There must be a best shape for a propeller but finding that shape by analysis is unlikely ever to be possible because of the difficulty of investigating the flow pattern. However we can make some progress.
The shape of a propeller is produced partly by the typical twist of the blades and partly by the outline of the blades which normally taper towards the tips. I have given a drawing of a three bladed propeller that shows both the twist and the outline of the blades in figure 21-15. Figures 21-1a and 1b show a model propeller and I have to explain both the twist and the outline.
Most people visualise the propeller as screwing its way through the air. As I have explained this is an apt way to look at the propeller when it is in flight. It leads us directly to the helix as I have said above. We need to get to grips with this idea of a helix because it is very widely used.
In figure 21-16 I show a visual model of a helix. It is just a piece of paper stuck to a light wooden disc to act as a circular former. On both sides of the paper I have drawn an enlarged version of figure 21-5 and called it fig 21-17. The lines on the two sides coincide. I have added two blade profiles at an appropriate angle of attack. The paper was trimmed so that it is possible to see inside and then stuck to the disc. What was a straight oblique line is now a helix that advances in one revolution by a distance that I have shown as the pitch. The line has become the path of a point moving on a circle that is moving at right angles to its plane of rotation and it is shown on the paper model. Clearly there is a direct connection between the helix and the design of a propeller. What has been shown as an angle of 21.5º is in fact the helix angle.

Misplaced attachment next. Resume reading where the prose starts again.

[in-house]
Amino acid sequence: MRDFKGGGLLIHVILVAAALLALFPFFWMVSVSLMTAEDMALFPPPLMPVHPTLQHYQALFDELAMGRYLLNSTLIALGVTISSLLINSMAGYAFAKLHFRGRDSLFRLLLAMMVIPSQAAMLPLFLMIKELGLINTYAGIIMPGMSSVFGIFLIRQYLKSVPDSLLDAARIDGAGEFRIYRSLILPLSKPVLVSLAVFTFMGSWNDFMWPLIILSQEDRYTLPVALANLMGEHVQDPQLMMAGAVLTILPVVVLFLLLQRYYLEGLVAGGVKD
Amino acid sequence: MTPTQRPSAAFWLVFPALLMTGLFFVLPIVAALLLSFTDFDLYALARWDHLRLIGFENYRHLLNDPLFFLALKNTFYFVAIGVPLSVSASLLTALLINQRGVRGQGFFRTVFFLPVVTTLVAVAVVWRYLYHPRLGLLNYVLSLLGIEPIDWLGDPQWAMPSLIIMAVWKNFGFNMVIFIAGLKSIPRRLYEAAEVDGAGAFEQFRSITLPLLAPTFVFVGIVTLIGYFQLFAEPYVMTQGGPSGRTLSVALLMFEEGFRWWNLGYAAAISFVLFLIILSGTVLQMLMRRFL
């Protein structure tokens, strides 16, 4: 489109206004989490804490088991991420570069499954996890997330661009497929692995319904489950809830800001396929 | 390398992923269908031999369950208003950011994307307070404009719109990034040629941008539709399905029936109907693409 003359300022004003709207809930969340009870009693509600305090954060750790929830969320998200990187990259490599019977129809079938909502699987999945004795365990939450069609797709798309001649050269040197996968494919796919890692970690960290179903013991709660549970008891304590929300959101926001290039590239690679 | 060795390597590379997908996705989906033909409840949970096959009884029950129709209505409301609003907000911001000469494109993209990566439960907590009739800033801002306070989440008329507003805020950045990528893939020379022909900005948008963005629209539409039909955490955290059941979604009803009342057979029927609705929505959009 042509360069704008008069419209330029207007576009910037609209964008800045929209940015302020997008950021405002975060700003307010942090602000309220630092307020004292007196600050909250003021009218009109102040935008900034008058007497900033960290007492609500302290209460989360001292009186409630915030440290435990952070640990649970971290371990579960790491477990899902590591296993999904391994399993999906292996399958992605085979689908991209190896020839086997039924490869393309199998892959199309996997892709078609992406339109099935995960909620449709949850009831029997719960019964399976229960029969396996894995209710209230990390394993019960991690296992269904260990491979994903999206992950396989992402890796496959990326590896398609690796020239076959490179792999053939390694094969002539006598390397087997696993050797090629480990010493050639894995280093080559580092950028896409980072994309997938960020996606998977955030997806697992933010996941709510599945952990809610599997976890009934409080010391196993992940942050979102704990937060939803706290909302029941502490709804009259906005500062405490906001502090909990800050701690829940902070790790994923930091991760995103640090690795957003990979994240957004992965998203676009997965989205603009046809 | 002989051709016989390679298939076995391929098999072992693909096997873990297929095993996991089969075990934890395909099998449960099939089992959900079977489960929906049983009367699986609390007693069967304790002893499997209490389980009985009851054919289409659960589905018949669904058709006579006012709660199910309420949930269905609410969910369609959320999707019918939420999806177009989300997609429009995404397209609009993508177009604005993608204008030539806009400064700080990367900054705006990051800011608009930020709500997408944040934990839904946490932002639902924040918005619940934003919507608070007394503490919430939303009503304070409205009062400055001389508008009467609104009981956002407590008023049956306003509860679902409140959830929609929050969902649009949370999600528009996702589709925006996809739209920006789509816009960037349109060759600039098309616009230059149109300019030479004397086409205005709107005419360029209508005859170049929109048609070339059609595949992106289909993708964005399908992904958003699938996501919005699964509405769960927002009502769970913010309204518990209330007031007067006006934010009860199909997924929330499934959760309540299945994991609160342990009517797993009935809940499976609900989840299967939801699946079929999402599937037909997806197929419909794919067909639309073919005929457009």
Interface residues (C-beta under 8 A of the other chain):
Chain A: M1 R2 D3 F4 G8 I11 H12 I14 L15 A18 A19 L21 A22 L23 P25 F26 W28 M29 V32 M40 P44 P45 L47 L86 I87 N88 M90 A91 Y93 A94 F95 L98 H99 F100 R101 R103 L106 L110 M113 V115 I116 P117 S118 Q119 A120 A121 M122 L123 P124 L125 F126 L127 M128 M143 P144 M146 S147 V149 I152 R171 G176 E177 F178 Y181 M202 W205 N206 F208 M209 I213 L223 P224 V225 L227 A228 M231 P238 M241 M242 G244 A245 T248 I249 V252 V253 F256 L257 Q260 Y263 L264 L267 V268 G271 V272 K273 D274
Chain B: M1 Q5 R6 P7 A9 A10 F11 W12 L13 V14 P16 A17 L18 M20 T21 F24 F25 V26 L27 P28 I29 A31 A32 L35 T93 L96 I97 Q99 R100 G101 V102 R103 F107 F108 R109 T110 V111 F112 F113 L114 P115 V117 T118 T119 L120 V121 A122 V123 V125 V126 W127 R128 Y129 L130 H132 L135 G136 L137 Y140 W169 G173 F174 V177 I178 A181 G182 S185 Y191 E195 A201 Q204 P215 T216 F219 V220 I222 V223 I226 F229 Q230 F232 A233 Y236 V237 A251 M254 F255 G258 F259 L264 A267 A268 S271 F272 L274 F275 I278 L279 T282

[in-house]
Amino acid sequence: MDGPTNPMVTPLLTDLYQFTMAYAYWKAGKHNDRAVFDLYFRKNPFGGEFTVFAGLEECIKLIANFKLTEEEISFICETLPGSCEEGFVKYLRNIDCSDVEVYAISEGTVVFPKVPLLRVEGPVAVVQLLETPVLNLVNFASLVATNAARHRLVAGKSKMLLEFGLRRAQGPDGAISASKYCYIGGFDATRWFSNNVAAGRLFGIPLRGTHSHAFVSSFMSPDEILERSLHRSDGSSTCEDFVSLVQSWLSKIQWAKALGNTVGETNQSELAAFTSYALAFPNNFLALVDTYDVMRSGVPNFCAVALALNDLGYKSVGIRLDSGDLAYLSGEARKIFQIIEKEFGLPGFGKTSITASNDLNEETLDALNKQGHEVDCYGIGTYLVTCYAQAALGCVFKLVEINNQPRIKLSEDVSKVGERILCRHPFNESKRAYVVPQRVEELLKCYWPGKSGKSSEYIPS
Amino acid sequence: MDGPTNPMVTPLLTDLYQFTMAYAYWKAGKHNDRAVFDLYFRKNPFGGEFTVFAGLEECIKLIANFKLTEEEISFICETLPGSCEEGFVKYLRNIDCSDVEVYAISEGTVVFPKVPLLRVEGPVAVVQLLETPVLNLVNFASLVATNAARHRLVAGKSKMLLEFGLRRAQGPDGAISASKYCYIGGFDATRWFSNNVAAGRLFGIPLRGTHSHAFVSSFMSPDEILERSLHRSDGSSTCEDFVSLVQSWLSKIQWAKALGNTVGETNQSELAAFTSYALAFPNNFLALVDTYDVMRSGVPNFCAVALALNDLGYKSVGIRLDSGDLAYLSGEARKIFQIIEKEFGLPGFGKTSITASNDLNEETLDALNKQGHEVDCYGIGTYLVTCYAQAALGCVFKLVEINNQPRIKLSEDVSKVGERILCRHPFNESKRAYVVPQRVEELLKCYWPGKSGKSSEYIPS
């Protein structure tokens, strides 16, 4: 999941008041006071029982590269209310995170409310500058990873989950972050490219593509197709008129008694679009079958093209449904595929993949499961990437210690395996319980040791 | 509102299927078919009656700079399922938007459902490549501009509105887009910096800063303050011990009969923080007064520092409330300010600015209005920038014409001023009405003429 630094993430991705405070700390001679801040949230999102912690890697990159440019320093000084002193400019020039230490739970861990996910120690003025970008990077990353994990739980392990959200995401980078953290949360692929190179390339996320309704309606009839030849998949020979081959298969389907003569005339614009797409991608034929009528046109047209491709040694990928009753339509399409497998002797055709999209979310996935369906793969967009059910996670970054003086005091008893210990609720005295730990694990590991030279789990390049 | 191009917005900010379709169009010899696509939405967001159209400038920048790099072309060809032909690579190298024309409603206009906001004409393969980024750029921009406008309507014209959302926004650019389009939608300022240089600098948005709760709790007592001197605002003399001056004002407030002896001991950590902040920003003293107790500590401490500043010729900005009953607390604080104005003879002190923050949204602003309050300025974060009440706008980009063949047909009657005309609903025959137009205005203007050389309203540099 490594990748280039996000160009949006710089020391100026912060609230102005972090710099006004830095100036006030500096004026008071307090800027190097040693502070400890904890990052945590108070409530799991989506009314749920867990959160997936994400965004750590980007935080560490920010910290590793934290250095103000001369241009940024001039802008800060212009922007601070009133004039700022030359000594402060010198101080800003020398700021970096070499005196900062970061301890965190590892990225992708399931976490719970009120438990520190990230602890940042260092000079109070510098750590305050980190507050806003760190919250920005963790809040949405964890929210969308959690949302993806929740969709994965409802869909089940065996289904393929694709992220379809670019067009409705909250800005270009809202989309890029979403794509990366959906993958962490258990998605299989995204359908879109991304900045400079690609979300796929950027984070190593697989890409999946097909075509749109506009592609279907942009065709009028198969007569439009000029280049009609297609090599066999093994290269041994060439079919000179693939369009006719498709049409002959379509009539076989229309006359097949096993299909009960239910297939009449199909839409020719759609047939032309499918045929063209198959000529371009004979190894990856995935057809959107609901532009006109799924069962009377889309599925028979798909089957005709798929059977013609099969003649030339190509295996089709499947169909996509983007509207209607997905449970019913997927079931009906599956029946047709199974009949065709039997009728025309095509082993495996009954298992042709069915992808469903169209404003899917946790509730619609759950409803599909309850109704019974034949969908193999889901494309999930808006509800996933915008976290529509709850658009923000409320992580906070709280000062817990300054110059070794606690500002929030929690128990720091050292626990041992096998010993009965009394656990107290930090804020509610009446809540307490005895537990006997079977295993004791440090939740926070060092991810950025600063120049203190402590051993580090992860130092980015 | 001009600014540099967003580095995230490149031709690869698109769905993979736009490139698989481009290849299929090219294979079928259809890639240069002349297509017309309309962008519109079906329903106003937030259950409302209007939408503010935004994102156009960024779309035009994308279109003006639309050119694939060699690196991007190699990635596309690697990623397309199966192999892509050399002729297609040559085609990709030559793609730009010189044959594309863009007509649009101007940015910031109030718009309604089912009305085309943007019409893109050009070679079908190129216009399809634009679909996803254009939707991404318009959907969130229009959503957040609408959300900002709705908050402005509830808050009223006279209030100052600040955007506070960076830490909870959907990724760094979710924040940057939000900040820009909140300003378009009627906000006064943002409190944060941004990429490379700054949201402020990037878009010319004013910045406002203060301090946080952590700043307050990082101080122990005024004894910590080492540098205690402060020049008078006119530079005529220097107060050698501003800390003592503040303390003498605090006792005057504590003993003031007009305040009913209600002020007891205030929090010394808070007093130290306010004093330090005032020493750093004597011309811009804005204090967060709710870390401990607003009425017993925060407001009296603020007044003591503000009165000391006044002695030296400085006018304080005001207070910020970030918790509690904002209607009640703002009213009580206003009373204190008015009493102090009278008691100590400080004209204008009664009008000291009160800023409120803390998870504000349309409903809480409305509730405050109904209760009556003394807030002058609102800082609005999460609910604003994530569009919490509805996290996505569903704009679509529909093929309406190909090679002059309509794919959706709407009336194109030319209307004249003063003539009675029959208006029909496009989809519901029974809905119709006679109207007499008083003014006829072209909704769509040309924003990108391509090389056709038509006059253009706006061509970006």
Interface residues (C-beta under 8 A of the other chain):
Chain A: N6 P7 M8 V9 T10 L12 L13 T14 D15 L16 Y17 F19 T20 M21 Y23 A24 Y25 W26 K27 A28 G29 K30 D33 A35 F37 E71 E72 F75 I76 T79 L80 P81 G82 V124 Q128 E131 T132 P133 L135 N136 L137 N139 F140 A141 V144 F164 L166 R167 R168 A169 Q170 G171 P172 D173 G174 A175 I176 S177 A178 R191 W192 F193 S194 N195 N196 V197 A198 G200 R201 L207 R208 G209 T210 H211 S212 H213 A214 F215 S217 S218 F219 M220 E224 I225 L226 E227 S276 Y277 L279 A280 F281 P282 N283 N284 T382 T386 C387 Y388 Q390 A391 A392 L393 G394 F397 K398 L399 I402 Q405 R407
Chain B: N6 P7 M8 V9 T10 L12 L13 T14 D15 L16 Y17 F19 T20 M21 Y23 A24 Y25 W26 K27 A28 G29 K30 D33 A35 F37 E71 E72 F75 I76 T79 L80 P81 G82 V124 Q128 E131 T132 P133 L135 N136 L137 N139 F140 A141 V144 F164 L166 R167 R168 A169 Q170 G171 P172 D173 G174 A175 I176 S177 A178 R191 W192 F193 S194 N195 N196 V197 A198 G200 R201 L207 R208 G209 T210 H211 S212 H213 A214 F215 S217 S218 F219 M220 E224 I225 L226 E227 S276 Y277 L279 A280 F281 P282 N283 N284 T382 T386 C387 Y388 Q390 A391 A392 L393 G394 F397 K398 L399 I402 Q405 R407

In my model, the line is the path of the section of the propeller and, as the section makes an angle of attack to that line, the section will lift as I have explained earlier in this chapter. It seems that a good angle for the blade at this radius is the helix angle plus the angle of attack.
Before this idea came to be recognised propeller blades were made to have the appropriate helix angle at every radius and such propellers worked quite well but, of course, even under the best conditions, the propeller could not follow the helix on which it was designed for the want of a built-in angle of attack. The propeller was said to slip and this was blamed on the perfidy of fluids. When blades began to be made with a built-in angle of attack they were called non-helical pitch propellers and the slip was much reduced.
However there is a grey area in this business of deciding on how to define an angle of attack. It is simple enough to define if you are charged with gathering experimental data on aerofoils but an engineer can often have a propeller and want to measure the blade angles to try to decide whether it would suit some application. Most propellers have sections that for most of the underside are flat and so the obvious thing to do is to set the propeller up and simply measure the angle between this flat part of the section and the plane of rotation at various radii. This angle is made up of the helix angle and whatever angle of attack has been built into the design. Unfortunately the reference line for defining the angle of attack is at the whim of the experimenter. In figure 21-6a I showed the reference line as passing through the trailing edge and the centre of the nose radius. This is the NACA way of defining a reference line. It inevitably leads to having positive coefficients of lift at negative angles of attack. Yet for the Clark Y section, that is so commonly used, it is clearly much more convenient to use the tangent to the flat portion of the bottom which would give an alternative, more practical line. The angle between these two possible reference lines is 2.25º. So, even if you have measured the angle of the blade at some radius it is very difficult to decide how this angle is shared between the helix angle and the angle of attack. I have laid out the problem in figure 21-18 and, in order to get over the difficulty, it is usual to measure the angle at 75% of the radius and regard this as a helix angle and deduce the pitch from it. It is clearly not very satisfactory but at least it is easily understood.